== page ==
Over the course of three ridiculously chaotic days, Charlie will learn more than she ever expected about the family she thought she knew by heart. And she’ll realize that sometimes, trying to keep everything like it was in the past means missing out on the future.
The story of Frankenstein‘s creator is a strange, romantic, and tragic one, as deeply compelling as the novel itself. Mary ran away to Lake Geneva with the poet Percy Bysshe Shelley when she was just sixteen. It was there, during a cold and wet summer, that she first imagined her story about a mad scientist who brought a corpse back to life. Success soon followed for Mary, but also great tragedy and misfortune.
Alex Mata doesn’t want to worry about rumors of alien incursions–he’d rather just skate and tag and play guitar. But when he comes home to find an alien has murdered his parents, he’s forced to confront a new reality- aliens are real, his parents are dead, and nobody will believe him if he tells. On the run, Alex finds himself led to the compound of tech guru Jeffrey Sabazios, the only public figure who stands firm in his belief that aliens are coming.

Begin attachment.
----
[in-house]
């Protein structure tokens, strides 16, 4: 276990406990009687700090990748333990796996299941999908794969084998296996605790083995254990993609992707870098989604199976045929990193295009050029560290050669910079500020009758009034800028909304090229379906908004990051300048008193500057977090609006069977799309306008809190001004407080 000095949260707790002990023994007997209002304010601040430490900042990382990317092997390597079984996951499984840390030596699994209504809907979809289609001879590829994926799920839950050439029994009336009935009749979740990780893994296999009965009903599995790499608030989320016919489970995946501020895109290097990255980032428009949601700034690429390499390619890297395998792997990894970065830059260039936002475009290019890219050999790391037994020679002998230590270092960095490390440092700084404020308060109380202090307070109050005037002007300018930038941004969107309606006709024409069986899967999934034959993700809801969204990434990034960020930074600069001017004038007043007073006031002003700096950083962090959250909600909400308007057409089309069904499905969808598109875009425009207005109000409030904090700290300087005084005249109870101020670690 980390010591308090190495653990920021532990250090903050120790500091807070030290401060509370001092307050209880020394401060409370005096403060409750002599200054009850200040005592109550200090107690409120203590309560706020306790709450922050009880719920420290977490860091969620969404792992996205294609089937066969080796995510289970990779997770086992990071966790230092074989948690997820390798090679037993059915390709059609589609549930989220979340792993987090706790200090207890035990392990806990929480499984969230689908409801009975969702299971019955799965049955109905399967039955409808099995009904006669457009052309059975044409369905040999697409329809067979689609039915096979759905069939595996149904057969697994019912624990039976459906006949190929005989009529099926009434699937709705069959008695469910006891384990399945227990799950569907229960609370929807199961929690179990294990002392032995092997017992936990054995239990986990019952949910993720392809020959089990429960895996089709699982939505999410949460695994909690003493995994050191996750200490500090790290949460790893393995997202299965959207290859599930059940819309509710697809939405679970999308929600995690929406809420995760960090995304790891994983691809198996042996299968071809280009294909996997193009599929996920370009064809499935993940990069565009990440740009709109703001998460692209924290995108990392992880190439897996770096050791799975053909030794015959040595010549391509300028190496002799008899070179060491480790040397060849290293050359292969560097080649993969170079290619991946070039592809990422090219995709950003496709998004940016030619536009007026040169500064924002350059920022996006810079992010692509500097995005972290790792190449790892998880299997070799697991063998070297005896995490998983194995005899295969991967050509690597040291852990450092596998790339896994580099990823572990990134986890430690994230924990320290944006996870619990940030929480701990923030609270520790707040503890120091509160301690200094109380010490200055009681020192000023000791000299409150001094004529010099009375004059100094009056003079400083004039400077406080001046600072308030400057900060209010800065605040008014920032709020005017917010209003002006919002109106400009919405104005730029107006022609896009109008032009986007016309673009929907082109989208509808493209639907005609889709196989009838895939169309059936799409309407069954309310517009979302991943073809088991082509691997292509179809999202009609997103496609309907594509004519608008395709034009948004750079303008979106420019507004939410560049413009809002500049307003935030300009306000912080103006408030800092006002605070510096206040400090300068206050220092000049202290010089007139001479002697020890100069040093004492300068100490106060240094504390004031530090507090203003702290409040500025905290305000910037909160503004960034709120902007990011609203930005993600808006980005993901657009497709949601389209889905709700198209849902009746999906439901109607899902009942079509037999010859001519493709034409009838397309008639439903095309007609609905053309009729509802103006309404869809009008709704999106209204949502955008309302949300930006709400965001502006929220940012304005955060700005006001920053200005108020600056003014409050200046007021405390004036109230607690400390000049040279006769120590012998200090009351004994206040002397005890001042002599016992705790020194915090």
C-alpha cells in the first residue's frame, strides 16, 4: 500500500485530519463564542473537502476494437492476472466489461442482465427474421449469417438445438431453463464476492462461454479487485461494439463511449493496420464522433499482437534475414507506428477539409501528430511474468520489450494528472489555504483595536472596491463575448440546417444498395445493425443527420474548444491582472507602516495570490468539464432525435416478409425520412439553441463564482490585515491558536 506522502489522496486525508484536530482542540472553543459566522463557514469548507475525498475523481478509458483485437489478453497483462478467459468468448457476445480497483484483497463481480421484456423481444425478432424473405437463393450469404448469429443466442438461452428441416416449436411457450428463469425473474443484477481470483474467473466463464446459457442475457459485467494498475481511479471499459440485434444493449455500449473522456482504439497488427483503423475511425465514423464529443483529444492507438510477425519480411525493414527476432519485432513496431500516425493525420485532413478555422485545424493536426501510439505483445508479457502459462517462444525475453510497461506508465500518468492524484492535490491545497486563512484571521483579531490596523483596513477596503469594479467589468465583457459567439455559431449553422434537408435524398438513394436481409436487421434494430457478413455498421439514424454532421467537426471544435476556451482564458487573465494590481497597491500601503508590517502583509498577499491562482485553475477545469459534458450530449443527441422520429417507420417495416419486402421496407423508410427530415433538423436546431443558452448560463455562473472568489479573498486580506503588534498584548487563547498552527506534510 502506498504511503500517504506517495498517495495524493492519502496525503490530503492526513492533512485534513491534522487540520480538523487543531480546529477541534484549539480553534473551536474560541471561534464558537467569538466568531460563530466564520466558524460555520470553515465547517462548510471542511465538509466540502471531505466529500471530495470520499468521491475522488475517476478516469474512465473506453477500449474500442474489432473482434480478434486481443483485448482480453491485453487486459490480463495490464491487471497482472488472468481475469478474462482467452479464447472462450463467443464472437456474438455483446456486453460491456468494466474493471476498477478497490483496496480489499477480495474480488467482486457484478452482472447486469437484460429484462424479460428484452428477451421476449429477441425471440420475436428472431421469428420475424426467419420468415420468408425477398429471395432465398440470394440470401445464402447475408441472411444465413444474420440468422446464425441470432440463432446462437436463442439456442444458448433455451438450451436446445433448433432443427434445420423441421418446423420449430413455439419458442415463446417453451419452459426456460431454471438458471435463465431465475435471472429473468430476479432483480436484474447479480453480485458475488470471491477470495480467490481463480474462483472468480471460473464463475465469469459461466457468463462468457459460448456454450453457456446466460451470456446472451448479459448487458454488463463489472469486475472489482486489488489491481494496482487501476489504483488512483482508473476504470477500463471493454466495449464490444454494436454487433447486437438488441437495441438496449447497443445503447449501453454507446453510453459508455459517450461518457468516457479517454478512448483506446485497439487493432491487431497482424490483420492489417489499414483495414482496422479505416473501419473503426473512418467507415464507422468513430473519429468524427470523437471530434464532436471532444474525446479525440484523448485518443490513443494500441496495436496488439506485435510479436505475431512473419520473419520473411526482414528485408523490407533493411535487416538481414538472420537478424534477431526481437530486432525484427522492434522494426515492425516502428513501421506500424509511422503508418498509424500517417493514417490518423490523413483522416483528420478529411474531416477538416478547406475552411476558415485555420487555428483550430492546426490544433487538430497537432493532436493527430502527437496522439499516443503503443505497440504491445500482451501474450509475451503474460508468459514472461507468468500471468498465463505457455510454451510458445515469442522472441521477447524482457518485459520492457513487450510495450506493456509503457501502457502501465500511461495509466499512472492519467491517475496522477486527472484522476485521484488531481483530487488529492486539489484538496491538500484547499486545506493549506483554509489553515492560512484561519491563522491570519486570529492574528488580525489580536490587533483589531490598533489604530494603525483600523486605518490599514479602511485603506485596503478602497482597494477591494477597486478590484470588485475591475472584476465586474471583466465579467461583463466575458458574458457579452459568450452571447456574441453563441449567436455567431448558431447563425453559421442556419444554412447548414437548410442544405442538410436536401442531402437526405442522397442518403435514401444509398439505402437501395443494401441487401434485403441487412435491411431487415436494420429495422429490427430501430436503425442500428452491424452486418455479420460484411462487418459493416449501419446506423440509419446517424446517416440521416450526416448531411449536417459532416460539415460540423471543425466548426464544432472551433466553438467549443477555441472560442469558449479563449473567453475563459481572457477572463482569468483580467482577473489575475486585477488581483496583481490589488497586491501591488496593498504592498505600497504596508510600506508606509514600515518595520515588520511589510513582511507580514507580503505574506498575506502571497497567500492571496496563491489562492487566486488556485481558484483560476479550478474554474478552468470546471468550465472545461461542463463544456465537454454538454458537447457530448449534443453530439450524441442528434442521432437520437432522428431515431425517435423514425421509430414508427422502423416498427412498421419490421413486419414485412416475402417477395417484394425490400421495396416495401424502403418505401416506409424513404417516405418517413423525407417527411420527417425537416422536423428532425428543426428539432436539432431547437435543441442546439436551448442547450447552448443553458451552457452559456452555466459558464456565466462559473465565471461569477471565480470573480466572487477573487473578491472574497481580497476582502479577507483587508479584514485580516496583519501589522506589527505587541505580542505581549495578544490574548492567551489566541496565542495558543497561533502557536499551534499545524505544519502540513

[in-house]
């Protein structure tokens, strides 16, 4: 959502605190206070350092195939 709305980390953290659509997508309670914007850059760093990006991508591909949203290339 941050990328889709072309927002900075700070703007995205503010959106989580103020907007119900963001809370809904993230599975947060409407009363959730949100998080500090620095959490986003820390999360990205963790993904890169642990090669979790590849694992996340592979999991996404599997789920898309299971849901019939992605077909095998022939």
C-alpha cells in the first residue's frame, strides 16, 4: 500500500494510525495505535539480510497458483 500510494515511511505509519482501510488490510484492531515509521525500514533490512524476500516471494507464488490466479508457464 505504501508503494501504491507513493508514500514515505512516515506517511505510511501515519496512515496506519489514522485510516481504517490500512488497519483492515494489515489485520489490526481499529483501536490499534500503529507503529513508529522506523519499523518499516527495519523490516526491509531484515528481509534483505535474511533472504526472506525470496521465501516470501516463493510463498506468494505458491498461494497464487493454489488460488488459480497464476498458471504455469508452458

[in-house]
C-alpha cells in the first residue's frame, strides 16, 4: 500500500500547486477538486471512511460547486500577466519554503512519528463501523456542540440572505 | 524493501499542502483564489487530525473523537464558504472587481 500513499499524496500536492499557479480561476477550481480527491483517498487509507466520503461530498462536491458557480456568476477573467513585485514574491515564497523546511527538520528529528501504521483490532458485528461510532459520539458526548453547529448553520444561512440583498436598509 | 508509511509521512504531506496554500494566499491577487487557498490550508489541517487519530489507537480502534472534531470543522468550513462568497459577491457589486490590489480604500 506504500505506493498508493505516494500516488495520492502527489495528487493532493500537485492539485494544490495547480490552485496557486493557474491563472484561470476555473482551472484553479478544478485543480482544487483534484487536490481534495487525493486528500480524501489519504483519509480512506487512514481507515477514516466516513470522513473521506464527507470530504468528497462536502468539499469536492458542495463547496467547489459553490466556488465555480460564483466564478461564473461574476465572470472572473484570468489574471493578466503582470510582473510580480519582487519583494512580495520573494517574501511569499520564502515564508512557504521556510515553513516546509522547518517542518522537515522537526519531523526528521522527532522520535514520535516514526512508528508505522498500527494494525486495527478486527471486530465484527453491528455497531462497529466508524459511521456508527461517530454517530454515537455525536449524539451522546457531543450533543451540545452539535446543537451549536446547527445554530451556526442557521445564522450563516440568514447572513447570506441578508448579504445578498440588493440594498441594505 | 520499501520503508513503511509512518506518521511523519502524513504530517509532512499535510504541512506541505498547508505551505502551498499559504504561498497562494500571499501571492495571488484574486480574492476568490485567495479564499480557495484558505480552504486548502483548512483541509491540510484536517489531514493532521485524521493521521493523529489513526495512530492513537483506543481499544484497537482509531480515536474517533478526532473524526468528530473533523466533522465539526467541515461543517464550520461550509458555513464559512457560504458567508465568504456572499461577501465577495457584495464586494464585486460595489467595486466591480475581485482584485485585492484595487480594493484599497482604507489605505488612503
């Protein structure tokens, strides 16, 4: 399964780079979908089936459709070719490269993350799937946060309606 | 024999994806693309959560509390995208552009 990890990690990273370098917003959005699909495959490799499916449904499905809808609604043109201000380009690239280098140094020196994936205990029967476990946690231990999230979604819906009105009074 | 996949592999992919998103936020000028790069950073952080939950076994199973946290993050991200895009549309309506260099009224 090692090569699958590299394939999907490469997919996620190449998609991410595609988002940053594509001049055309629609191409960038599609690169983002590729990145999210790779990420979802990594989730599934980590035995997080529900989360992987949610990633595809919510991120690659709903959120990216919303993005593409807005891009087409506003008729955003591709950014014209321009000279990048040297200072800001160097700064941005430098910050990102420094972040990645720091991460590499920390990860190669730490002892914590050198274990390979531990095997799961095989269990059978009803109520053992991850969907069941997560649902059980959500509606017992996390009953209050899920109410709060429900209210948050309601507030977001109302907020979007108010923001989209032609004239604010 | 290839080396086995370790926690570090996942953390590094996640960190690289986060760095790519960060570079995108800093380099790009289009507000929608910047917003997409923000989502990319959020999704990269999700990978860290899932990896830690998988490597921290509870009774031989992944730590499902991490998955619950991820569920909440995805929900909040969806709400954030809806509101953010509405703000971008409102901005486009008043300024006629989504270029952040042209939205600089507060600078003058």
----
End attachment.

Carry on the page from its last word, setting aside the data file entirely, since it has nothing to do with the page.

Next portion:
It’s not the end of the world, but for Rooney Harris it’s starting to feel that way. It’s the beginning of senior year, and her mom just lost her job. Even worse, she isn’t planning to get another one. Instead, she’s spending every waking moment with a group called the Next World Society, whose members are convinced they’ll be leaving Earth behind on November 17. It sounds crazy to Rooney, but to her mother and younger brother it sounds like salvation. As her mom’s obsession threatens to tear their lives apart, Rooney is scrambling to hold it all together. But will saving her family mean sacrificing her dreams or theirs?
Many Americans are angry about economic inequality, and many are working on solutions. Readers will learn how state and local governments, businesses, and ordinary citizens, including young people are fighting to close the gap between rich and poor, to preserve the promises of American democracy, and to give everyone a fair shot at the American Dream.
It is the autumn of 1846 in Ireland. Lorraine and her brother are waiting for the time to pick the potato crop on their family farm leased from an English landowner. But this year is different–the spuds are mushy and ruined. What will Lorraine and her family do? Then Lorraine meets Miss Susannah, the daughter of the wealthy English landowner who owns Lorraine’s family’s farm, and the girls form an unlikely friendship that they must keep a secret from everyone. Two different cultures come together in a deserted Irish meadow. And Lorraine has one question: how can she help her family survive?